Thomas, Maybe I COULD CARE LESS, as in ‘I could care less whether she goes to the party or not,’ did derive from carelessness and maybe it didn’t. But in either case it is now accepted as an idiomatic synonym of ‘I couldn’t care less’ with both meaning ‘I am completely indifferent, utterly unconcerned,’ and both considered slang (see OED, Random House Unabridged Dictionary, Merriam-Webster Online
, . . .).
And you can’t argue with an idiom and try to invoke logic because by definition an idiom is ‘an expression whose meaning is not predictable from the usual meanings of its constituent elements.’ But this doesn’t mean that everyone likes the expression and there were even those who almost have a coronary when they hear it.
My 1985 Morris Dictionary of Contemporary Usage
“It seems to us an ignorant debasement of the language. Members of the Usage Panel [[165 language mavens]] overwhelmingly concur, though a modest percentage tolerate the idiom in casual speech.”
Isaac Asimov, a panel member said,
“I don’t know people stupid enough to say this,”
Another panel member said,
“I don’t like the phrase at all but it is so common you can’t object to it. I just wont use it.”
My sentiments exactly! And I’m sure that some 20 years later many of those dissenting panelists, who are still alive, have probably mellowed their view after having since seen many such ‘debasements’ far more egregious than this one, pass into accepted usage.
There are two possibilities on the origin of ‘I could care less.’ One is that the “n’t” in “couldn’t” got garbled in sloppy speech and sloppy writing and the incorrect expression caught on. The other is that the expression is meant to be sarcastic. This type of expression is not unusual in English and there are lots of examples (e.g. 'fat chance' meaning ‘slim chance,’ ‘big deal’ meaning it’s not a big deal – what’s important about that?, ‘tell me about it’ meaning don’t tell me about it – I know, “you can’t be serious” meaning I know you are serious – and I am surprised.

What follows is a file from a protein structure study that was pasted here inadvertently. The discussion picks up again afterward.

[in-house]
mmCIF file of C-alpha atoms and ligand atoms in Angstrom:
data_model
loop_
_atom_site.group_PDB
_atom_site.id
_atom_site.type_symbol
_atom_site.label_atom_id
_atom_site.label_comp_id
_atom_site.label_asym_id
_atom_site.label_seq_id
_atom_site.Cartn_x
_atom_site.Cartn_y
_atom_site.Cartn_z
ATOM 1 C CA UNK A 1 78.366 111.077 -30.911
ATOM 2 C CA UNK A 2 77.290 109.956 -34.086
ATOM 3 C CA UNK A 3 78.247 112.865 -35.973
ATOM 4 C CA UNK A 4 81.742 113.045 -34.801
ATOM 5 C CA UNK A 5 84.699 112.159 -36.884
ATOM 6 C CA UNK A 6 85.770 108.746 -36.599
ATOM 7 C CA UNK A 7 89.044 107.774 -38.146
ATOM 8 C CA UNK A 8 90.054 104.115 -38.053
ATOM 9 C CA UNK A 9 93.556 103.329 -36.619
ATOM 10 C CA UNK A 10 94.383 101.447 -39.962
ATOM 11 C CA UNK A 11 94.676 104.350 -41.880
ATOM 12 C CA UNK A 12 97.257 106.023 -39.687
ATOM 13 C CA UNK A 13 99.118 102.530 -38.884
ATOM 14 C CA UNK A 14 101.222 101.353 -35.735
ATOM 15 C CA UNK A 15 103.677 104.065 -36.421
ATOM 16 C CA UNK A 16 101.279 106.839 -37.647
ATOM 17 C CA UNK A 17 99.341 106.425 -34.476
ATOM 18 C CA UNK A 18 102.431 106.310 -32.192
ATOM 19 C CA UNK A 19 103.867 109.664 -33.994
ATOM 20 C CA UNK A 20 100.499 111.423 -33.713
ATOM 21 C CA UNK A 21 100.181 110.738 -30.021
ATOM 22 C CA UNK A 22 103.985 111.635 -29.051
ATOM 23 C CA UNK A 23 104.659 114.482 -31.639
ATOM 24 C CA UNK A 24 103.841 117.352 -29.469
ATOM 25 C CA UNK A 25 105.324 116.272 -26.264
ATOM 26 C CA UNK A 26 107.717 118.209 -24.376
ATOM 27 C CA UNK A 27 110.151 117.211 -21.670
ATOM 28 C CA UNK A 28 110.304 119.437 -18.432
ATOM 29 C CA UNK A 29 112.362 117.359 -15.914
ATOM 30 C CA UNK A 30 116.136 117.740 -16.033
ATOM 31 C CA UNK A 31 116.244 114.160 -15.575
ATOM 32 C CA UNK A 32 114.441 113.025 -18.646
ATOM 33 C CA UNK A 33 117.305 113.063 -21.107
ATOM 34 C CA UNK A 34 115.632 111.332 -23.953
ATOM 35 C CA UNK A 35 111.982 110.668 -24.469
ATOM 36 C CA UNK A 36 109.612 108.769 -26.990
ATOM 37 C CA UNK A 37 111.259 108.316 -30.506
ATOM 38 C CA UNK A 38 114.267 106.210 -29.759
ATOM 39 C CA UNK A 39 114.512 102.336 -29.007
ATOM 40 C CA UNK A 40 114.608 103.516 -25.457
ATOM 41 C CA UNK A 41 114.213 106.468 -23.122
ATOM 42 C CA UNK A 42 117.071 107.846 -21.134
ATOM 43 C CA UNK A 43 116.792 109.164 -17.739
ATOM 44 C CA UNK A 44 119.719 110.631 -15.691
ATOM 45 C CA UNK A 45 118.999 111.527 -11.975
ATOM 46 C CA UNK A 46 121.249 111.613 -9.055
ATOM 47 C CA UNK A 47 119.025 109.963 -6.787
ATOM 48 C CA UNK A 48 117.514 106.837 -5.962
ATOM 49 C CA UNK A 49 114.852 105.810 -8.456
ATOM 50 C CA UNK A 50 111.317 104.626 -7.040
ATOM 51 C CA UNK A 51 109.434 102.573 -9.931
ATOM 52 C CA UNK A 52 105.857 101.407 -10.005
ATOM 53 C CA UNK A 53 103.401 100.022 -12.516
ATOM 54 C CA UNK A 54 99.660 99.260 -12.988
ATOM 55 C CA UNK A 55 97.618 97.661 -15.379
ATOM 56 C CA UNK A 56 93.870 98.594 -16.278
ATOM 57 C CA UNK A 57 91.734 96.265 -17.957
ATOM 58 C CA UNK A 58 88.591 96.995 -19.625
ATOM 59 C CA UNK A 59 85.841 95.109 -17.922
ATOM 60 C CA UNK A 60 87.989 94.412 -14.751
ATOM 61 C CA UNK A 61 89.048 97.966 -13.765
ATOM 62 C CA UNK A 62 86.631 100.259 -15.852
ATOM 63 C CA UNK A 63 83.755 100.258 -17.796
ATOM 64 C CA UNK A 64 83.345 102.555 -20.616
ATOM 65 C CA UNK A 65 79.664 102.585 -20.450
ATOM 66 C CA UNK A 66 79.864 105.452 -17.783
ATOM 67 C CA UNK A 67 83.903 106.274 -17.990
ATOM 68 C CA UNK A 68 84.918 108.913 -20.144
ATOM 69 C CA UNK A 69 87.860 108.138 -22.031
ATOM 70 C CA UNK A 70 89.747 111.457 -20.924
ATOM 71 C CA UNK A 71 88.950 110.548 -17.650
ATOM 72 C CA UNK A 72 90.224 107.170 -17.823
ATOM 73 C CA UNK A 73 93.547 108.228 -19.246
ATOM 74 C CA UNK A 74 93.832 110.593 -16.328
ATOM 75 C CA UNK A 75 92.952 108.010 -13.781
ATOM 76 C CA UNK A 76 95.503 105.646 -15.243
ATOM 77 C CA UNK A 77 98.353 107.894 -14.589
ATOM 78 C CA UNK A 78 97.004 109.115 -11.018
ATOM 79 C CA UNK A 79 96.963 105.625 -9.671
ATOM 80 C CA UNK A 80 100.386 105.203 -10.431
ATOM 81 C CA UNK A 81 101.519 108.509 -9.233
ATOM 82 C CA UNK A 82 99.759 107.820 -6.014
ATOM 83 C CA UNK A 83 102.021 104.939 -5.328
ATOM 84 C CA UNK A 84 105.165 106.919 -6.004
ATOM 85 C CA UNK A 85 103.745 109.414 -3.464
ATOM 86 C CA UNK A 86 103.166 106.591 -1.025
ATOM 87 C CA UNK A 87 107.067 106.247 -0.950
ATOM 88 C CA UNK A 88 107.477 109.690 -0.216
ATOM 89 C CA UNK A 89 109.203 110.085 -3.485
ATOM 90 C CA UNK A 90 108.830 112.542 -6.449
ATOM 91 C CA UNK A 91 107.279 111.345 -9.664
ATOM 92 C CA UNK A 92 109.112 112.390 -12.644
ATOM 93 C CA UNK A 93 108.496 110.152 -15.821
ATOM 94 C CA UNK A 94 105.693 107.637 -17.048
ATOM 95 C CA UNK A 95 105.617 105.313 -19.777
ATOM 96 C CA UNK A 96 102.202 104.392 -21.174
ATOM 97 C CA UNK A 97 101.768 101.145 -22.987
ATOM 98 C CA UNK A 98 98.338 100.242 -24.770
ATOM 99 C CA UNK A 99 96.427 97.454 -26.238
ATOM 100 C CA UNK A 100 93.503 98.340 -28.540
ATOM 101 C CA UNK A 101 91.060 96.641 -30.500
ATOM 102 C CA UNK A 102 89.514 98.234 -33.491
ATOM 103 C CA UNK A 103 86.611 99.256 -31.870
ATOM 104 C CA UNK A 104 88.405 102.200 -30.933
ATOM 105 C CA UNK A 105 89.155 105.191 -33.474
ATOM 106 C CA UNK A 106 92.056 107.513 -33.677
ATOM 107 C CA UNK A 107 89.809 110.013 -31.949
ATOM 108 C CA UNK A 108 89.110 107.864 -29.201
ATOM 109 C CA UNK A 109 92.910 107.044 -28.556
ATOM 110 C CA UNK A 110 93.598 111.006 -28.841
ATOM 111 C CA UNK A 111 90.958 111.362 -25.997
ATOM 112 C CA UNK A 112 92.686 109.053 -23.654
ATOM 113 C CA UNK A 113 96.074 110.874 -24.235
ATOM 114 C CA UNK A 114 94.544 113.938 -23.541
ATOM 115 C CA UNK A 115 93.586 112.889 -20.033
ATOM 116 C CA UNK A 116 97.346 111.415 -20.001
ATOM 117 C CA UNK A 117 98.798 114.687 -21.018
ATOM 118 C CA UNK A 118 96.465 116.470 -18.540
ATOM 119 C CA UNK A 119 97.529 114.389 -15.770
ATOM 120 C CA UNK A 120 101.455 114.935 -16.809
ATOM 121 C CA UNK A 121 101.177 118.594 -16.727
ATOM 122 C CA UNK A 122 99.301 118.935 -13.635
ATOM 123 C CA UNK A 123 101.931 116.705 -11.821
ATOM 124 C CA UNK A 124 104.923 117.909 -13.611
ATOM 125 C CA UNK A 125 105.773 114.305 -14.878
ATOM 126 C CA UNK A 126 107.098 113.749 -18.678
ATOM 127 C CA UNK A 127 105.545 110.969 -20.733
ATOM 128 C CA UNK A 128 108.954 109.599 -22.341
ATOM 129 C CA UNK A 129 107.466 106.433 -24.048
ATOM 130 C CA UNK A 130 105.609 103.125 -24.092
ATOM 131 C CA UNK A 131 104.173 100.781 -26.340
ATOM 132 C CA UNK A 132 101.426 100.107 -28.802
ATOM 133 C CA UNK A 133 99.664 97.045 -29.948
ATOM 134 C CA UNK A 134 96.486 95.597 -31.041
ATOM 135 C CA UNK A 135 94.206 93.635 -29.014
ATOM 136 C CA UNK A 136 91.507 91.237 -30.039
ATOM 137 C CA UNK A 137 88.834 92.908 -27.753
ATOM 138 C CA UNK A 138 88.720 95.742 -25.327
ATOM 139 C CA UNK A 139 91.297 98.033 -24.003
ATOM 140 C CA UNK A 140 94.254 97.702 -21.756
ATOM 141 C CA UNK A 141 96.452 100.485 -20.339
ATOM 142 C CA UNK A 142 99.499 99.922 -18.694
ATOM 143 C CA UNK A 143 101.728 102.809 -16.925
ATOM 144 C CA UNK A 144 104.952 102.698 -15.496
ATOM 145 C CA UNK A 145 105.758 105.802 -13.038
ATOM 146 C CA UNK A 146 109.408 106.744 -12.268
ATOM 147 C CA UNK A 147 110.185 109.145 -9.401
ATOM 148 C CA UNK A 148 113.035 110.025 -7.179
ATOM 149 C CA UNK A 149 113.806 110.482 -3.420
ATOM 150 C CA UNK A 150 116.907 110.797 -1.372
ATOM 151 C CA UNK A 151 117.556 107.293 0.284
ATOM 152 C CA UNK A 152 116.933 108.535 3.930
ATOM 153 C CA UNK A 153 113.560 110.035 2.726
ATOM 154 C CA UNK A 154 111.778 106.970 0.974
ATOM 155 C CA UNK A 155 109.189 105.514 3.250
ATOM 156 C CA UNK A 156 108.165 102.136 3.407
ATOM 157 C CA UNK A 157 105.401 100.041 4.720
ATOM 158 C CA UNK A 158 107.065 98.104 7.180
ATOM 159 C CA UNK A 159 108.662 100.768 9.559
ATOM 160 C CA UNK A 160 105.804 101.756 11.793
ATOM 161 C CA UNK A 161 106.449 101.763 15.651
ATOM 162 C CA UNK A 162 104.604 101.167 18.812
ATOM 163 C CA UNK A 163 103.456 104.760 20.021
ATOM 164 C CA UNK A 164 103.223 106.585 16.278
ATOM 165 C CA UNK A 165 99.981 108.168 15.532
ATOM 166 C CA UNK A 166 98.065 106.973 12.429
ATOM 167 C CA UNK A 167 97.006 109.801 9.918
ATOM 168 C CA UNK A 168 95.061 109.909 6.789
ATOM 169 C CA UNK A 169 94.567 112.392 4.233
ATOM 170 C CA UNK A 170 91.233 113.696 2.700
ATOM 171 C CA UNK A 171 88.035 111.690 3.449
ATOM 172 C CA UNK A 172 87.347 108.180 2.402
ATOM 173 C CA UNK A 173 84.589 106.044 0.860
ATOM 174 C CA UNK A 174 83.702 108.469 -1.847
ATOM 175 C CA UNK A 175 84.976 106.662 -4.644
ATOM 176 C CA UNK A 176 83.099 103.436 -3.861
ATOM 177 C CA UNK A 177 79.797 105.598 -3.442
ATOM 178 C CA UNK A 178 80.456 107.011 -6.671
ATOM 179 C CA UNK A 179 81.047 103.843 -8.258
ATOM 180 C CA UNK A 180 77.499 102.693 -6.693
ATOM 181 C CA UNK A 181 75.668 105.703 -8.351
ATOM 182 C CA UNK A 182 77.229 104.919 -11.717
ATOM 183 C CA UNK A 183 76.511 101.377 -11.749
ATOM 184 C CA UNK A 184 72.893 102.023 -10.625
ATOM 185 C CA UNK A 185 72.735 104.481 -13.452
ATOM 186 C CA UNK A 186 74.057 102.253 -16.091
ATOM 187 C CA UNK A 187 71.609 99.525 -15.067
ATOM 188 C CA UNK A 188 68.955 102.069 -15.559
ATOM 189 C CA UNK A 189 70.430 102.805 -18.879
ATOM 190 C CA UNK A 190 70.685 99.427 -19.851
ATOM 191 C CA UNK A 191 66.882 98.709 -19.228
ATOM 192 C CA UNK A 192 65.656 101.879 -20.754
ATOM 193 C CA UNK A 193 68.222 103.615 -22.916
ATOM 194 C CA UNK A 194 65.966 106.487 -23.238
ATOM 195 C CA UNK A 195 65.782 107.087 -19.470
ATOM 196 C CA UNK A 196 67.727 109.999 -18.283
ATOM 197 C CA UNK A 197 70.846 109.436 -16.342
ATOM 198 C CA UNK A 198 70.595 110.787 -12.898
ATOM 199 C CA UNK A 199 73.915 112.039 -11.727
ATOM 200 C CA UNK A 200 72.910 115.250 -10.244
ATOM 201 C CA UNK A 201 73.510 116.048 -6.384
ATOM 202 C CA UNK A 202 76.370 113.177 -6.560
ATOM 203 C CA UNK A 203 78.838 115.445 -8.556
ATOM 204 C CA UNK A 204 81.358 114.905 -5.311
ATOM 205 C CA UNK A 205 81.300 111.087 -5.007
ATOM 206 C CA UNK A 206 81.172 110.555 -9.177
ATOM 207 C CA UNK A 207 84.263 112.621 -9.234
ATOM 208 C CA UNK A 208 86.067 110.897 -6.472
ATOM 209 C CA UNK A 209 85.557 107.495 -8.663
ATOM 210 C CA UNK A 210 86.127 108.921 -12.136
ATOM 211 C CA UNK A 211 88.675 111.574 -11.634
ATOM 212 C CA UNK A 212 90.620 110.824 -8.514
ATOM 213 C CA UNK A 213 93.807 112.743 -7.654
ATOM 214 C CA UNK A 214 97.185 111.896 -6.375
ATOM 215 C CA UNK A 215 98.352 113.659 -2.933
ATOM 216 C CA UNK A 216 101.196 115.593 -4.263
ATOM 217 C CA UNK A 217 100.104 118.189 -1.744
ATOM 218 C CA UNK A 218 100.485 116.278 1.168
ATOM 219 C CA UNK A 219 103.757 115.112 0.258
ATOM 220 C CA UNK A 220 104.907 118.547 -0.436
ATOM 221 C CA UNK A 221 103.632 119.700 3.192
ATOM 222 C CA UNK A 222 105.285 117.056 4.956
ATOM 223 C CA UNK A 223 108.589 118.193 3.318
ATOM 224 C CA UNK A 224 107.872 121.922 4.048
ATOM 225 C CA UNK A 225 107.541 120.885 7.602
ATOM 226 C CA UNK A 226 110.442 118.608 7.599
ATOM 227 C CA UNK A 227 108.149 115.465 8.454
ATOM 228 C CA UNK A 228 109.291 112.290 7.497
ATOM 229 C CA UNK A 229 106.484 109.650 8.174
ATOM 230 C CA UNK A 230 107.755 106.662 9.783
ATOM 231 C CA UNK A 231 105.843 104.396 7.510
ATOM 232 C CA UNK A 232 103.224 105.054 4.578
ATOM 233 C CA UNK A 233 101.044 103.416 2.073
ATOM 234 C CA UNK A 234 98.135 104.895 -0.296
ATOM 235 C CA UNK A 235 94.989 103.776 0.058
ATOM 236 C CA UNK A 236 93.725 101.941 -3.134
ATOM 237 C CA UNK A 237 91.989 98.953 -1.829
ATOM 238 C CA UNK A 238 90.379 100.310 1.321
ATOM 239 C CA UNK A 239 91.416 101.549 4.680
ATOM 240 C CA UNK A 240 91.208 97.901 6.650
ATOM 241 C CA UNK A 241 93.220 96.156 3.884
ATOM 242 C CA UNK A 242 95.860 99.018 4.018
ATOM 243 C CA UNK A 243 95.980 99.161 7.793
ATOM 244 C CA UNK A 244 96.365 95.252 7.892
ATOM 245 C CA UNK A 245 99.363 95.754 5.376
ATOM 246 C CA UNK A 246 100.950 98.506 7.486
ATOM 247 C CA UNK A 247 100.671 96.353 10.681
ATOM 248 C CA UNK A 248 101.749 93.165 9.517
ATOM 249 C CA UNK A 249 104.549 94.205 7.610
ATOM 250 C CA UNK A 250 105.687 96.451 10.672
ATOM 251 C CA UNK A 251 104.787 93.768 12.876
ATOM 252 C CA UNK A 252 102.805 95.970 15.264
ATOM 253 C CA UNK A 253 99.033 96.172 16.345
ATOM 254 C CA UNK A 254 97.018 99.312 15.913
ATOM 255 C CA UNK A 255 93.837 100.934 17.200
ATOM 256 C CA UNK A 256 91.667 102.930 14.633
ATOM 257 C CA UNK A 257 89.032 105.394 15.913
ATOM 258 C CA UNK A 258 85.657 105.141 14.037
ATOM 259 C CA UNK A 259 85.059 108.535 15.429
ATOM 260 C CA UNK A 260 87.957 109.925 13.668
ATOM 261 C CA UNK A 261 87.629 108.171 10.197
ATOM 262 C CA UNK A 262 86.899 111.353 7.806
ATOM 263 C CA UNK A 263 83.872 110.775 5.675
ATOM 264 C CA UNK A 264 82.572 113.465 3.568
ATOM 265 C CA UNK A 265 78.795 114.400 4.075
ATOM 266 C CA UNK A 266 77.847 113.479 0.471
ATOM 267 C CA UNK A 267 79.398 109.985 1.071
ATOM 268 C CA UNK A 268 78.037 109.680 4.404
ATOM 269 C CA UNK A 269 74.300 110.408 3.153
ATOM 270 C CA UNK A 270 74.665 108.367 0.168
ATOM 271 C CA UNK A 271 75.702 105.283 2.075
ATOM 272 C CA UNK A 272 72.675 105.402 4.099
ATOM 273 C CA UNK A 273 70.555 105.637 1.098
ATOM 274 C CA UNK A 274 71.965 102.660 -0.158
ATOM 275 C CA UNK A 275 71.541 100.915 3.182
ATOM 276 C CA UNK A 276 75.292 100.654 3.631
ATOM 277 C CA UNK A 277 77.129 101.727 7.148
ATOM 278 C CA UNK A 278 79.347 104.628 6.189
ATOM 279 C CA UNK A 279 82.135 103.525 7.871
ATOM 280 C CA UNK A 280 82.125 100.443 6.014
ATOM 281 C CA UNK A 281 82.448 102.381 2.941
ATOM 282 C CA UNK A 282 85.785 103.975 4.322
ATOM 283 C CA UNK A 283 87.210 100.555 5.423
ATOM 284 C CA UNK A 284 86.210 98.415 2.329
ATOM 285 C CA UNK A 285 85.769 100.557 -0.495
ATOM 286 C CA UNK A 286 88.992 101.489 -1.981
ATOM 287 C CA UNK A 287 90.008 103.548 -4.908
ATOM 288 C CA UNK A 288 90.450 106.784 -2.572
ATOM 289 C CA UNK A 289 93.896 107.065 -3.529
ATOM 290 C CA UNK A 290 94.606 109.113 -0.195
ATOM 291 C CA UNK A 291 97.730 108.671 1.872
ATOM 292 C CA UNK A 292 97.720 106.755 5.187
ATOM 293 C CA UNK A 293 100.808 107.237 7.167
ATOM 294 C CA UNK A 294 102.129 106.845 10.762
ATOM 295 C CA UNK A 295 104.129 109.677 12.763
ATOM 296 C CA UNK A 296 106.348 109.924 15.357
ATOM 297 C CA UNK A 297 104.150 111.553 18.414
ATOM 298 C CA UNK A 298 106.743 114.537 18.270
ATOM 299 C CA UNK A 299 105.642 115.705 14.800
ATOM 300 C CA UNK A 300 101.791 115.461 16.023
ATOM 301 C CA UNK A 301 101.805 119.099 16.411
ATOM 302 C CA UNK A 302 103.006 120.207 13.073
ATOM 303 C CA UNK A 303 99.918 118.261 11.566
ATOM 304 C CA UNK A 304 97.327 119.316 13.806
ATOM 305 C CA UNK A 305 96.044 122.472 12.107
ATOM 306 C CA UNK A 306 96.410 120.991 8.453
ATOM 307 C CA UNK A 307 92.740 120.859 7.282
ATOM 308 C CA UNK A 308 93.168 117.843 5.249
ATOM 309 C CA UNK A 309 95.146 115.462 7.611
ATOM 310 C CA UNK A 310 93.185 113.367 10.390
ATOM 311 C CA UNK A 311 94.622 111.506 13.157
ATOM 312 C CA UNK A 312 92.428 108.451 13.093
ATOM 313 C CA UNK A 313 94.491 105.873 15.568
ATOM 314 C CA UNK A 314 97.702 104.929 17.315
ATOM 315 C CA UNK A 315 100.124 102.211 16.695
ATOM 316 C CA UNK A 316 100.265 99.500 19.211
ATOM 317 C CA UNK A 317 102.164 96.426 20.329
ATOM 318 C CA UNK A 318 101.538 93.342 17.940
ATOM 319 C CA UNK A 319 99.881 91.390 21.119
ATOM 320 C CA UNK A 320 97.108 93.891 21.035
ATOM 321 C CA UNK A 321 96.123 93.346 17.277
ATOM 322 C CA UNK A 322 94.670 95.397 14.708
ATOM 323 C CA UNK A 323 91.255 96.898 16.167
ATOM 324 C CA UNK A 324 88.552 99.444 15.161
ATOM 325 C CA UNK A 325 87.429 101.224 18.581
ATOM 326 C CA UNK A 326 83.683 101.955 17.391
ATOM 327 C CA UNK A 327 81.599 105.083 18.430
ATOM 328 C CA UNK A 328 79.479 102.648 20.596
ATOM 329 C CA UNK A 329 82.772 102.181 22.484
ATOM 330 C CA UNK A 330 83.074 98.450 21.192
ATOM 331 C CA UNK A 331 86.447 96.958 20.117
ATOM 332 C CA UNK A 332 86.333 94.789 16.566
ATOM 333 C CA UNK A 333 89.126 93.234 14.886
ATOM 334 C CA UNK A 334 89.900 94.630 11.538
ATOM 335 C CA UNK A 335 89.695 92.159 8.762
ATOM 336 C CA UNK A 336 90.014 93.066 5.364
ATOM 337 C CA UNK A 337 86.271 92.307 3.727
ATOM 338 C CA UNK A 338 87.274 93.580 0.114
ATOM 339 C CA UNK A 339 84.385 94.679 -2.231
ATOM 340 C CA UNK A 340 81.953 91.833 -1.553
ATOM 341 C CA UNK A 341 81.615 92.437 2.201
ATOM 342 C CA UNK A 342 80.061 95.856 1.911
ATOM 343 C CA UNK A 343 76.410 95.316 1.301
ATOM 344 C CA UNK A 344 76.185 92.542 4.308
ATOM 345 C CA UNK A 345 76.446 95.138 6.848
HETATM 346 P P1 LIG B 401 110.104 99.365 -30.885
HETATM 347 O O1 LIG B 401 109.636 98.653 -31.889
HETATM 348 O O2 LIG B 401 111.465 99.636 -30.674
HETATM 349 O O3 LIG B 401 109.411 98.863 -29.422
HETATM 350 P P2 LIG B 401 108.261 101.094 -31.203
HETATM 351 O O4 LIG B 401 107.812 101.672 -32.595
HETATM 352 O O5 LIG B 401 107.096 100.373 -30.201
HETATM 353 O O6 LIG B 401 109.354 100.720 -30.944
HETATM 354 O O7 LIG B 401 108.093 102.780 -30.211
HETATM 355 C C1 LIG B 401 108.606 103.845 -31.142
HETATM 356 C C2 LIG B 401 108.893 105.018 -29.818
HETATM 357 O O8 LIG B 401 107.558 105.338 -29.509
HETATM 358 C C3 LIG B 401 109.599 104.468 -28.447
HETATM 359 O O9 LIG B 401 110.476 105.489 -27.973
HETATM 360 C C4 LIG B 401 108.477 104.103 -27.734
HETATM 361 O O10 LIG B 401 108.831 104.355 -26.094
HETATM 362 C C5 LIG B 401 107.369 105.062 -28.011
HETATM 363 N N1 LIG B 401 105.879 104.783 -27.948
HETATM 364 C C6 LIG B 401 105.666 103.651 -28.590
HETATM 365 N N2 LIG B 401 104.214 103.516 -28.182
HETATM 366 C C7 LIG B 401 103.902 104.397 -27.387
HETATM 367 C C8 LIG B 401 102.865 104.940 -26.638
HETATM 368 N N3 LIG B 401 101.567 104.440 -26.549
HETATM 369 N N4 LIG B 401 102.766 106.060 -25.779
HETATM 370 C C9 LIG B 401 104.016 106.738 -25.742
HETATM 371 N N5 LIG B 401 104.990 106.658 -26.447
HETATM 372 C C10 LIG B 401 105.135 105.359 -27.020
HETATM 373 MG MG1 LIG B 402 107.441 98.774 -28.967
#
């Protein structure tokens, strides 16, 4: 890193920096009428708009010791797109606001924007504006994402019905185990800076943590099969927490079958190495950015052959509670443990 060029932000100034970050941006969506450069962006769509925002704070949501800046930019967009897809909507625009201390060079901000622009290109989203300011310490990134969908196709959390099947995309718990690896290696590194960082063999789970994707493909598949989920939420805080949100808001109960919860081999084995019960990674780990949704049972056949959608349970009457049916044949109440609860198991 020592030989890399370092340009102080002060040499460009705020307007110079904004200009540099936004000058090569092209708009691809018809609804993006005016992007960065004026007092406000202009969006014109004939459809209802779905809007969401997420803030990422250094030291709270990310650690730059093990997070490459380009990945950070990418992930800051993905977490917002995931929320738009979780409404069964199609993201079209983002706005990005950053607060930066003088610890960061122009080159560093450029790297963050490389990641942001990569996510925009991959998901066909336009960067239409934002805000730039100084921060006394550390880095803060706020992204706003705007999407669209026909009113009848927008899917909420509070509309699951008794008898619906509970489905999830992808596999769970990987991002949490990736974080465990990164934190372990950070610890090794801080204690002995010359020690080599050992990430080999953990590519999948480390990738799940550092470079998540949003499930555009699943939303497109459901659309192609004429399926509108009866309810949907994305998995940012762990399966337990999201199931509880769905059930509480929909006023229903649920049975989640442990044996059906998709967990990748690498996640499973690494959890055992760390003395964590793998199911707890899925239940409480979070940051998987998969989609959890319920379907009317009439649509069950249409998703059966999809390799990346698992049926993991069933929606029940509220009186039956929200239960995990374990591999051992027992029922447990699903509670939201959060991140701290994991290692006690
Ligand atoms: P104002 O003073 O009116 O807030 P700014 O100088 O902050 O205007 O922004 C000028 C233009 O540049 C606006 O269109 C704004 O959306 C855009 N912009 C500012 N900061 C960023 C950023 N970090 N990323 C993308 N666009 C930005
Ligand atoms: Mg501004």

World Wide Words
by Michael Quinion has a very nice discussion, including the history of this expression in his:
I COULD CARE LESS
: The form ‘I could care less’ has provoked a vast amount of comment and criticism in the past thirty years or so. Few people have had a kind word for it, and many have been vehemently opposed to it (William and Mary Morris, for example, in the ‘Harper Dictionary of Contemporary Usage,’ back in 1975, called it “an ignorant debasement of language”, which seems much too powerful a condemnation). Writers are less inclined to abuse it these days, perhaps because Americans have had time to get used to it.
A bit of history first: the original expression, of course, was “I couldn’t care less,” meaning “it is impossible for me to have less interest or concern in this matter, since I am already utterly indifferent”. It is originally British. The first record of it in print I know of is in 1946, as the title of a book by Anthony Phelps, recording his experiences in Air Transport Auxiliary during World War II. By then it had clearly become sufficiently well known that he could rely on its being recognised. It seems to have reached the US some time in the 1950s and to have become popular in the latter part of that decade. The inverted form ‘I could care less’ was coined in the US and is found only there. It may have begun to be used in the early 1960s, though it turns up in a written form only in 1966.
Why it lost its negative has been much discussed. It’s clear that the process is different from the shift in meaning that took place with ‘cheap at half the price.’ In that case, the inversion was due to a mistaken interpretation of its meaning, as has happened, for example, with ‘beg the question.’